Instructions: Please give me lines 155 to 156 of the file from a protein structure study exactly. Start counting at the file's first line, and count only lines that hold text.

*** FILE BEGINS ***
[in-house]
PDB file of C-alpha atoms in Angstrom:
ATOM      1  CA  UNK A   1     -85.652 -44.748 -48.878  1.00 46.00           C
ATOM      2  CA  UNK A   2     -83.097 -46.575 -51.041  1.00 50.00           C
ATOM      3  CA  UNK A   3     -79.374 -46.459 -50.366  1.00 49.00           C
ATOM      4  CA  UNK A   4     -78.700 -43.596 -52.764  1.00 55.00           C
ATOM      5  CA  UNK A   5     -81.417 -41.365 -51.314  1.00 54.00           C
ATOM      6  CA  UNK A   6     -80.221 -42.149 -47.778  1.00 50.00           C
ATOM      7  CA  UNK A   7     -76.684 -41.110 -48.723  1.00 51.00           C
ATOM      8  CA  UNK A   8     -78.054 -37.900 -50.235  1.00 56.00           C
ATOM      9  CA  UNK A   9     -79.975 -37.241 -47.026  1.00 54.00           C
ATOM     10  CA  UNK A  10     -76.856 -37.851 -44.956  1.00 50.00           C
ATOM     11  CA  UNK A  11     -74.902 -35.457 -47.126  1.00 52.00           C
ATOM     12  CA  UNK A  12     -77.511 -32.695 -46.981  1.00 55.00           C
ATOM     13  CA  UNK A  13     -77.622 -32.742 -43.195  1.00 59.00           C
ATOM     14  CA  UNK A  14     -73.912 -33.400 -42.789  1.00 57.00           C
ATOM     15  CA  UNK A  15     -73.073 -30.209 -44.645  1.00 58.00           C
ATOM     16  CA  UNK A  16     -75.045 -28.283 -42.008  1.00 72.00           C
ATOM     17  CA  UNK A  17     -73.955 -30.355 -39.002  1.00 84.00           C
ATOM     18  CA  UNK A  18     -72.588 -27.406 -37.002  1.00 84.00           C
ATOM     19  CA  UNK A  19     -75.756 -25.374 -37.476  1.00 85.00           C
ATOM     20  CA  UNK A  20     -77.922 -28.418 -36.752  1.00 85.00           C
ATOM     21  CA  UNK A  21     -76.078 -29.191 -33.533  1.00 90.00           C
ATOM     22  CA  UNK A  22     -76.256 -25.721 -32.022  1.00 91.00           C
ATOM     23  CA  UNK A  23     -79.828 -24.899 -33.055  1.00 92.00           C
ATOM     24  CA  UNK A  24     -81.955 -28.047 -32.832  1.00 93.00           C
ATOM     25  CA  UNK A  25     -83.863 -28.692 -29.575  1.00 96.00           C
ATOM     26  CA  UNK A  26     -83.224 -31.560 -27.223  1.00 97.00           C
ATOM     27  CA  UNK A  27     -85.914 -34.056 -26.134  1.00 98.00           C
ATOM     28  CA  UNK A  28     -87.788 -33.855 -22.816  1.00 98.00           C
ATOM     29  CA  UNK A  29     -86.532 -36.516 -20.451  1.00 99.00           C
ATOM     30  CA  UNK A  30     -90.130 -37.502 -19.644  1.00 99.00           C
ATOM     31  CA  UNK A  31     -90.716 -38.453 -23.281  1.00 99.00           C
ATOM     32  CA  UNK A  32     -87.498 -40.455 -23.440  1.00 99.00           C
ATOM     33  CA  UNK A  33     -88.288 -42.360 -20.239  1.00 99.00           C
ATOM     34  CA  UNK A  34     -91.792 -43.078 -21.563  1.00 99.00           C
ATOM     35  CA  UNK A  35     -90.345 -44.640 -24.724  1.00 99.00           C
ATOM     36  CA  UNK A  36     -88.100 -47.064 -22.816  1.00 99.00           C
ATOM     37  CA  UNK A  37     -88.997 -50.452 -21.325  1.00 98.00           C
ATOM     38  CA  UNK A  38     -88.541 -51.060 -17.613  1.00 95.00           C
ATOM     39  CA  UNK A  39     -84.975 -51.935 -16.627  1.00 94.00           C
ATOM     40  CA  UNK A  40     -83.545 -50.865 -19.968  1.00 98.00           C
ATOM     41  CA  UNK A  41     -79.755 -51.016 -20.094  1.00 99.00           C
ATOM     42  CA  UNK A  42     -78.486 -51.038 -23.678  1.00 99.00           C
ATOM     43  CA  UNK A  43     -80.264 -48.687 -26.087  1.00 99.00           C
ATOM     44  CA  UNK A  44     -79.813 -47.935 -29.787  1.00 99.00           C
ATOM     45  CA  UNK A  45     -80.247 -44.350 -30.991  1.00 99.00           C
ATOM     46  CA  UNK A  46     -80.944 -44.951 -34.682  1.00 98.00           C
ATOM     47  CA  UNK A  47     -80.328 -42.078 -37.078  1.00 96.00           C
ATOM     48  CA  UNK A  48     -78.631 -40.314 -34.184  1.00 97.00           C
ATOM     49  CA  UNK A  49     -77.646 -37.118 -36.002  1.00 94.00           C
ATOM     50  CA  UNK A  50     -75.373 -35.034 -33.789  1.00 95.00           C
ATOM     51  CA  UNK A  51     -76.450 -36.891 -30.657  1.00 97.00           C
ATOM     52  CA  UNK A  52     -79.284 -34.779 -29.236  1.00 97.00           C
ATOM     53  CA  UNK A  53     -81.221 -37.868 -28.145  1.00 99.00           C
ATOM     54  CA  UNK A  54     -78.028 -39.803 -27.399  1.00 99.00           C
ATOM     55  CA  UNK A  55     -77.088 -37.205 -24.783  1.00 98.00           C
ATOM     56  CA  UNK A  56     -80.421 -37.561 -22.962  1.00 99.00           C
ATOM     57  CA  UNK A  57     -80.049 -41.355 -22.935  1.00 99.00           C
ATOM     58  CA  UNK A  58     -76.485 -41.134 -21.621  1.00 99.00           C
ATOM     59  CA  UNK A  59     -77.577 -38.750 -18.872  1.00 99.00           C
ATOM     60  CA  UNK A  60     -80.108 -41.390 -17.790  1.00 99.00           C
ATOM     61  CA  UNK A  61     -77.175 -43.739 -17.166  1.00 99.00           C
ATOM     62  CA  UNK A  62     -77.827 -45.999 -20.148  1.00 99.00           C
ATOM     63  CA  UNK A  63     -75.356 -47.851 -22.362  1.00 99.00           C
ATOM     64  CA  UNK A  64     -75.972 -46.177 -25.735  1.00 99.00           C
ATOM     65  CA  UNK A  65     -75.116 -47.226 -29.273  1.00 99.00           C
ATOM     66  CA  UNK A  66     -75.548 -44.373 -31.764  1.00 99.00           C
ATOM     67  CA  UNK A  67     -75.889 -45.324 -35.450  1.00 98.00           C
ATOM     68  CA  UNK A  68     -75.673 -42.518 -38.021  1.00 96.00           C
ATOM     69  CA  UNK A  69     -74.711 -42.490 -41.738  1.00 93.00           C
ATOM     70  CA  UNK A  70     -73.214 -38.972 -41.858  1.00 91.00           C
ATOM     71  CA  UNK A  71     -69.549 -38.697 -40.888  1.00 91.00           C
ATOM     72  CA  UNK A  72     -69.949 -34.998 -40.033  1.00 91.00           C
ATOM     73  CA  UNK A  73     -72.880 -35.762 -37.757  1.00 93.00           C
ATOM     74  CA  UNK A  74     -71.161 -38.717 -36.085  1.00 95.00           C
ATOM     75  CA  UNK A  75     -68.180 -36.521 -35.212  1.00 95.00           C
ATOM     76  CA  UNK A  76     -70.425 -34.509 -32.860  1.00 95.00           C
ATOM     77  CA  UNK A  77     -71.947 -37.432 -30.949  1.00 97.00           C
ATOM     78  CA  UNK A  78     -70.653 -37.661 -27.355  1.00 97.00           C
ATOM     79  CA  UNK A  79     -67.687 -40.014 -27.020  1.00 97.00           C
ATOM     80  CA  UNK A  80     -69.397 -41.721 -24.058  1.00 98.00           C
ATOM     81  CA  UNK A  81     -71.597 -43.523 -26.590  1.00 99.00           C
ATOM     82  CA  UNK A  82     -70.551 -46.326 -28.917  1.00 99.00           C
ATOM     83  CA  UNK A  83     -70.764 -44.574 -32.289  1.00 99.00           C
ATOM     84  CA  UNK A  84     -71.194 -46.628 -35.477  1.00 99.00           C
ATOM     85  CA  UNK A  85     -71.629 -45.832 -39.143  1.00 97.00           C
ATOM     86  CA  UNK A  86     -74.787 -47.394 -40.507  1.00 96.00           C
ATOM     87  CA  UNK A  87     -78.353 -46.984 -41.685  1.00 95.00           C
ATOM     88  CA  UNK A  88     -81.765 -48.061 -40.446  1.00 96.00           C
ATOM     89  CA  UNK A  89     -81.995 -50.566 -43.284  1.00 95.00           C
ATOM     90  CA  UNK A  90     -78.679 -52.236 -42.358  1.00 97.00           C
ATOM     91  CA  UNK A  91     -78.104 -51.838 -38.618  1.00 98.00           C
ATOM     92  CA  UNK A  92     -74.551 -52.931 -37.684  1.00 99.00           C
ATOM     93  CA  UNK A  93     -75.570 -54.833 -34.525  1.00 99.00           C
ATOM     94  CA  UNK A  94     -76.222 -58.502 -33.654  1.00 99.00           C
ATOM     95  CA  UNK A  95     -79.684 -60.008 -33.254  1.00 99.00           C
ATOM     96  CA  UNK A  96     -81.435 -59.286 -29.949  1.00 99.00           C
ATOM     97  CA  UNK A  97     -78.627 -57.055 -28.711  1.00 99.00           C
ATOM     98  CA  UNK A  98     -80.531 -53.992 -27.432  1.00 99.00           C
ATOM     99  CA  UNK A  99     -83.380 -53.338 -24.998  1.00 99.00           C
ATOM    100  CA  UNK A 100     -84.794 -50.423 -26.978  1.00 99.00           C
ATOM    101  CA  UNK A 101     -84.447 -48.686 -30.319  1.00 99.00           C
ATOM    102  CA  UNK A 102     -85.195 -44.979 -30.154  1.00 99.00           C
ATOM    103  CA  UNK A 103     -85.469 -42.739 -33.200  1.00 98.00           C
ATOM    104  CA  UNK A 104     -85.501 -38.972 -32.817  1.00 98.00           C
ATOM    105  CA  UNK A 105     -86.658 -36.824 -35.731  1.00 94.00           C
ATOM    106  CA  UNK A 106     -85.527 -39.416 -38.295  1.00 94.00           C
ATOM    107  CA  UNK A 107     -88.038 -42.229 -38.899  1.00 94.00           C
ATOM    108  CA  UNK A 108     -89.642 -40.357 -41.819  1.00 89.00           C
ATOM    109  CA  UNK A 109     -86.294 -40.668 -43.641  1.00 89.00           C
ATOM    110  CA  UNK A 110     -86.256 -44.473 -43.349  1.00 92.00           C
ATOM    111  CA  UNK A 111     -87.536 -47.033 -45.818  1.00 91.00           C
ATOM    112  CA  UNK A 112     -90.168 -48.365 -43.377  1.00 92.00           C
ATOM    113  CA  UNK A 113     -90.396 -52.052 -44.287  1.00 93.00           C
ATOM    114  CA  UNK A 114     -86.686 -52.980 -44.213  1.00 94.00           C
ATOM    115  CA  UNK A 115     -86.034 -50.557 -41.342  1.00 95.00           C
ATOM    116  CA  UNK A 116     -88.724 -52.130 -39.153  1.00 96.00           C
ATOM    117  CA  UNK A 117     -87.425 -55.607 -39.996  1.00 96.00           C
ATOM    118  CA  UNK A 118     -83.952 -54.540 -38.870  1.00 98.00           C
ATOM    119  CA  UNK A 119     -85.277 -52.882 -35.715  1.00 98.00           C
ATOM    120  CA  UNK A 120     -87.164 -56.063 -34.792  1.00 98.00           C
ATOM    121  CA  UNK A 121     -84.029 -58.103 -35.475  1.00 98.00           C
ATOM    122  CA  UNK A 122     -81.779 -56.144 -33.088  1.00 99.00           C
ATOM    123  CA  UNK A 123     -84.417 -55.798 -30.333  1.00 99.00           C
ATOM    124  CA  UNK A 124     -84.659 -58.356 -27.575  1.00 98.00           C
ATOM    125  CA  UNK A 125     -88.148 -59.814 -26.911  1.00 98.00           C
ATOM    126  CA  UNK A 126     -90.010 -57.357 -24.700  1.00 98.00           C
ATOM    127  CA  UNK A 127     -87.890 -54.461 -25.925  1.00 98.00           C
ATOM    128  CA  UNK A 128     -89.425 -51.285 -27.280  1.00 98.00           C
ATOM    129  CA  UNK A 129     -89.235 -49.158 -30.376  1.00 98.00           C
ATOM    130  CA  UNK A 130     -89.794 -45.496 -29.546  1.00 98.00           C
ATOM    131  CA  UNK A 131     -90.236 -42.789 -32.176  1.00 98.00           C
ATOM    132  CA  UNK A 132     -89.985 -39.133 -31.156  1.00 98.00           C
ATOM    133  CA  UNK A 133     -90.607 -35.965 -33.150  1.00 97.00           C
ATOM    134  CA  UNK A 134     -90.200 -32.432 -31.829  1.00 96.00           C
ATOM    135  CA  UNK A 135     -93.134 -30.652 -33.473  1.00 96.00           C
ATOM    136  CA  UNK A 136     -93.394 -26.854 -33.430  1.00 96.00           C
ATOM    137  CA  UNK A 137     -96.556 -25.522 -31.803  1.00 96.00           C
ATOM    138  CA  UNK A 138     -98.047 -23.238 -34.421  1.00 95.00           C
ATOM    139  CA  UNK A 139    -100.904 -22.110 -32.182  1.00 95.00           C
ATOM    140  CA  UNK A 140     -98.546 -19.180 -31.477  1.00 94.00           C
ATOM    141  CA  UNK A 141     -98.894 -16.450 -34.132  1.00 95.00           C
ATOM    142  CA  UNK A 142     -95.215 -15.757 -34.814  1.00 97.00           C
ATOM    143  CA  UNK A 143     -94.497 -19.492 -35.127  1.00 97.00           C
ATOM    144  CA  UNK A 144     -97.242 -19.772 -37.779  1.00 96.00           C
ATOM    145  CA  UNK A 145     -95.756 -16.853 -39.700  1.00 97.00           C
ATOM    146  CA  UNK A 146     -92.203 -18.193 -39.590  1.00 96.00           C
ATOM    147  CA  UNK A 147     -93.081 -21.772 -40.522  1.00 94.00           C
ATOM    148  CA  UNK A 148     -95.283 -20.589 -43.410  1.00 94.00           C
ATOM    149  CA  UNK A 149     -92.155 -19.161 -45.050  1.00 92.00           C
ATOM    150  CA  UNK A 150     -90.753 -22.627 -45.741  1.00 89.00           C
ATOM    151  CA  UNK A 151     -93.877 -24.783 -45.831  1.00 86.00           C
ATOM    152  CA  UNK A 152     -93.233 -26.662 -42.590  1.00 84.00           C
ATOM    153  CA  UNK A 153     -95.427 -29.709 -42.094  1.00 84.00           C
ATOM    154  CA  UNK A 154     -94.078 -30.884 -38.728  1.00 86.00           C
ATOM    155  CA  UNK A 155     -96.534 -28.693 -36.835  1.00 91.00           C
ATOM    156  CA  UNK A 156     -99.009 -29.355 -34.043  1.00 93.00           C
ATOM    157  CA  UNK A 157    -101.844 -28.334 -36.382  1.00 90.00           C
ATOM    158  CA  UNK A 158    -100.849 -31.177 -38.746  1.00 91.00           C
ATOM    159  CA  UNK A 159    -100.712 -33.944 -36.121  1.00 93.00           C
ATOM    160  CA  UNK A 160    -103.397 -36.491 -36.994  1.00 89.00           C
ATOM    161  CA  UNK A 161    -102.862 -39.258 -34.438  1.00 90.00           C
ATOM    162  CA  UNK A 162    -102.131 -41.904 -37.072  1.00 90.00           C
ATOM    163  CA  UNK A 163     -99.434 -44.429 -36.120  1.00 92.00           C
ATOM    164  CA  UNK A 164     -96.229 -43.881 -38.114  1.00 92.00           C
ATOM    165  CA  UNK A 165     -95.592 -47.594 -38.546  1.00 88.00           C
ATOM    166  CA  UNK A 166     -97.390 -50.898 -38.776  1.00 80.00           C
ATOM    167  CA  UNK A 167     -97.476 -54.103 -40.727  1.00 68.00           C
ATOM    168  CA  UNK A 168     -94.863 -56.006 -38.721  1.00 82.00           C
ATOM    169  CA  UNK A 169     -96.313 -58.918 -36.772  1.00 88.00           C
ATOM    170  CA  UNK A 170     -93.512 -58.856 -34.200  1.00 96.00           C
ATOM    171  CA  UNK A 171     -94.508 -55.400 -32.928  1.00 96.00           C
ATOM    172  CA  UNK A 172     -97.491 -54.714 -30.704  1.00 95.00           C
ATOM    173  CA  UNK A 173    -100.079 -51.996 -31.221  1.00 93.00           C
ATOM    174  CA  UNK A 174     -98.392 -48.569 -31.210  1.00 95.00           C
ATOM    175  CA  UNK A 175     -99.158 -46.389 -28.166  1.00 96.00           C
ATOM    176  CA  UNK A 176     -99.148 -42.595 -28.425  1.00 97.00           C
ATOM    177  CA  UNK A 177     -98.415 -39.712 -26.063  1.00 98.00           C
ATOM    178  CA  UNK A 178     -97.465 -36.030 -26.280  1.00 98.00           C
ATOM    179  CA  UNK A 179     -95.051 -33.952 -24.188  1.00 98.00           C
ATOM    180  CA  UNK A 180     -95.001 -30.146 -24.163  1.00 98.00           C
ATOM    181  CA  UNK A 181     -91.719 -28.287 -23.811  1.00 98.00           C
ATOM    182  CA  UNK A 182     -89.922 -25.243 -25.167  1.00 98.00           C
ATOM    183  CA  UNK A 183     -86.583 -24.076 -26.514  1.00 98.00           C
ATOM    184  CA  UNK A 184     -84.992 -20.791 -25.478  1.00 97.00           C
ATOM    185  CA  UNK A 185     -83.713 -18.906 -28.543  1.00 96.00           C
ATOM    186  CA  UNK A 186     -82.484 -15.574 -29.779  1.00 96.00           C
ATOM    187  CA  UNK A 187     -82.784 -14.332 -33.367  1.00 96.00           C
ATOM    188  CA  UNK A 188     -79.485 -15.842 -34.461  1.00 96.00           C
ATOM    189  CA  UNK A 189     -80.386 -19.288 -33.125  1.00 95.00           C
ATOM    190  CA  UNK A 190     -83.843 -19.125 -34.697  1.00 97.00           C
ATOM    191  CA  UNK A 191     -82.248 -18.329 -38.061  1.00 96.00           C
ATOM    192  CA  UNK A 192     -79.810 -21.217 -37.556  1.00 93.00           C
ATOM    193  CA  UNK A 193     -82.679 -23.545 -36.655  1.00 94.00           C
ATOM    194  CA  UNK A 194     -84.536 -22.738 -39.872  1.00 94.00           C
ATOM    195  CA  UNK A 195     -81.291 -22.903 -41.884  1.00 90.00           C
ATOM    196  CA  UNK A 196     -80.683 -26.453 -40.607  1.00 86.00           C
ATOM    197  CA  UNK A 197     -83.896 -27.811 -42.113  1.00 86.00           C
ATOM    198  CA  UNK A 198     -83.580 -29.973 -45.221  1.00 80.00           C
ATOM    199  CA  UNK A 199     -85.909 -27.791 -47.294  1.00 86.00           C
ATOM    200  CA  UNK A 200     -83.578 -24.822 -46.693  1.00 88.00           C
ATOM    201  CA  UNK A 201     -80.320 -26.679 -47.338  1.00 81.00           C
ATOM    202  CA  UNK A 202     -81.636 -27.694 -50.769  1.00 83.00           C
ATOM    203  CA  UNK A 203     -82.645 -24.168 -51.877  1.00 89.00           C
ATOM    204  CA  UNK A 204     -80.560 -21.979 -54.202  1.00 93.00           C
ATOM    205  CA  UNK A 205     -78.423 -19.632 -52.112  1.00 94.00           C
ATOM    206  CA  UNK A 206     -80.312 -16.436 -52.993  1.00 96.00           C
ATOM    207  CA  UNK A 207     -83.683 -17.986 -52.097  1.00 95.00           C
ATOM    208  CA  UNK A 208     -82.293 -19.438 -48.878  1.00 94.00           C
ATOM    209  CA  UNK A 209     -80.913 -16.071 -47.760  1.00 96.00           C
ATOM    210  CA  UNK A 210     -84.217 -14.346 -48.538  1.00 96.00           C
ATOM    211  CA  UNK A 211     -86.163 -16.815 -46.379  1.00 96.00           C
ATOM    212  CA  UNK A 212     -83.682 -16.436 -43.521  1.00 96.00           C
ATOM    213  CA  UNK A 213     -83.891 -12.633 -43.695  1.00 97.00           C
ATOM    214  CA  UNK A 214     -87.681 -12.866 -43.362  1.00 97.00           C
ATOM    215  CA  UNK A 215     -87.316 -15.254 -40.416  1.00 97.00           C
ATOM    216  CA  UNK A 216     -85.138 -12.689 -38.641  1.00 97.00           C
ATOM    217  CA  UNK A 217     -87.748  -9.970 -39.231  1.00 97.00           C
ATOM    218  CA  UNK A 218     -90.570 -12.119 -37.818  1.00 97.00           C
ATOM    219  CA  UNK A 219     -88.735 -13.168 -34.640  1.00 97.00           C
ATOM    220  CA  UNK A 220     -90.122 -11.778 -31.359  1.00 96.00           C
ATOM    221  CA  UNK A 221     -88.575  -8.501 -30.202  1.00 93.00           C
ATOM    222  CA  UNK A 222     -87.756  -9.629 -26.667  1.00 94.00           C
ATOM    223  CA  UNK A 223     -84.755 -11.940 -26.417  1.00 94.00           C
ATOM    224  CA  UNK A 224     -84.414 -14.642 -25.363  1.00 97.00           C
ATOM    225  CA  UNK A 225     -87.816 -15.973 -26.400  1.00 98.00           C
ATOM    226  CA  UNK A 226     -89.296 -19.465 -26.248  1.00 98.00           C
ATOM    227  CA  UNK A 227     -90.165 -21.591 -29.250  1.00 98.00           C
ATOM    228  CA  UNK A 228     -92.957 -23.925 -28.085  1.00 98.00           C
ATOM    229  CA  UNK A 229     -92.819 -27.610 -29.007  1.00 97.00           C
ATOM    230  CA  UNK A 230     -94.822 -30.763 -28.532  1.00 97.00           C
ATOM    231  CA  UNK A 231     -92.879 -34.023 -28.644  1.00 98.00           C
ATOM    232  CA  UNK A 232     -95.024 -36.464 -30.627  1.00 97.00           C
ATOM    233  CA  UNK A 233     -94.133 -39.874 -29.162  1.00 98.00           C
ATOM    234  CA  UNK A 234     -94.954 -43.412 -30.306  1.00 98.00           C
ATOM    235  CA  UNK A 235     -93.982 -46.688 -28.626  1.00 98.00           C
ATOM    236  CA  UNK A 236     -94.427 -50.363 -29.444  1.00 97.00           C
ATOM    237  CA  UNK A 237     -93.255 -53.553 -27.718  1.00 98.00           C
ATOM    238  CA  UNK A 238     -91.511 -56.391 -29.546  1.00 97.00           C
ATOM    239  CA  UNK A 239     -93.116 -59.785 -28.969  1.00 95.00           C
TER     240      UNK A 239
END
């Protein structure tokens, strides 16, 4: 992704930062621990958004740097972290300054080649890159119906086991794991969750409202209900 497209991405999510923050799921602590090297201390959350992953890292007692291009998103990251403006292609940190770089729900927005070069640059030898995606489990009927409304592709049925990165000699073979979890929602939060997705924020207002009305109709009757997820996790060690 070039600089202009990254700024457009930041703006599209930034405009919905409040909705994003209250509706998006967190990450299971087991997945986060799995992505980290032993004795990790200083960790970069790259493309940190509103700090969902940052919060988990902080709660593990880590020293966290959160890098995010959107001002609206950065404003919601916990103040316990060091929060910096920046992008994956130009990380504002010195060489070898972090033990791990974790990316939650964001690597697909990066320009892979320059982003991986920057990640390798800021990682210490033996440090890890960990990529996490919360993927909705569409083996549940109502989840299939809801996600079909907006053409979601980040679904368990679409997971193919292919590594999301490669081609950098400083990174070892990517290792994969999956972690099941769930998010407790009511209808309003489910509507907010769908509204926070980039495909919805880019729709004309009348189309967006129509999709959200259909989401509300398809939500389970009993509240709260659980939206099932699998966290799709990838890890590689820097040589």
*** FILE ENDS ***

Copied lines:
ATOM    153  CA  UNK A 153     -95.427 -29.709 -42.094  1.00 84.00           C
ATOM    154  CA  UNK A 154     -94.078 -30.884 -38.728  1.00 86.00           C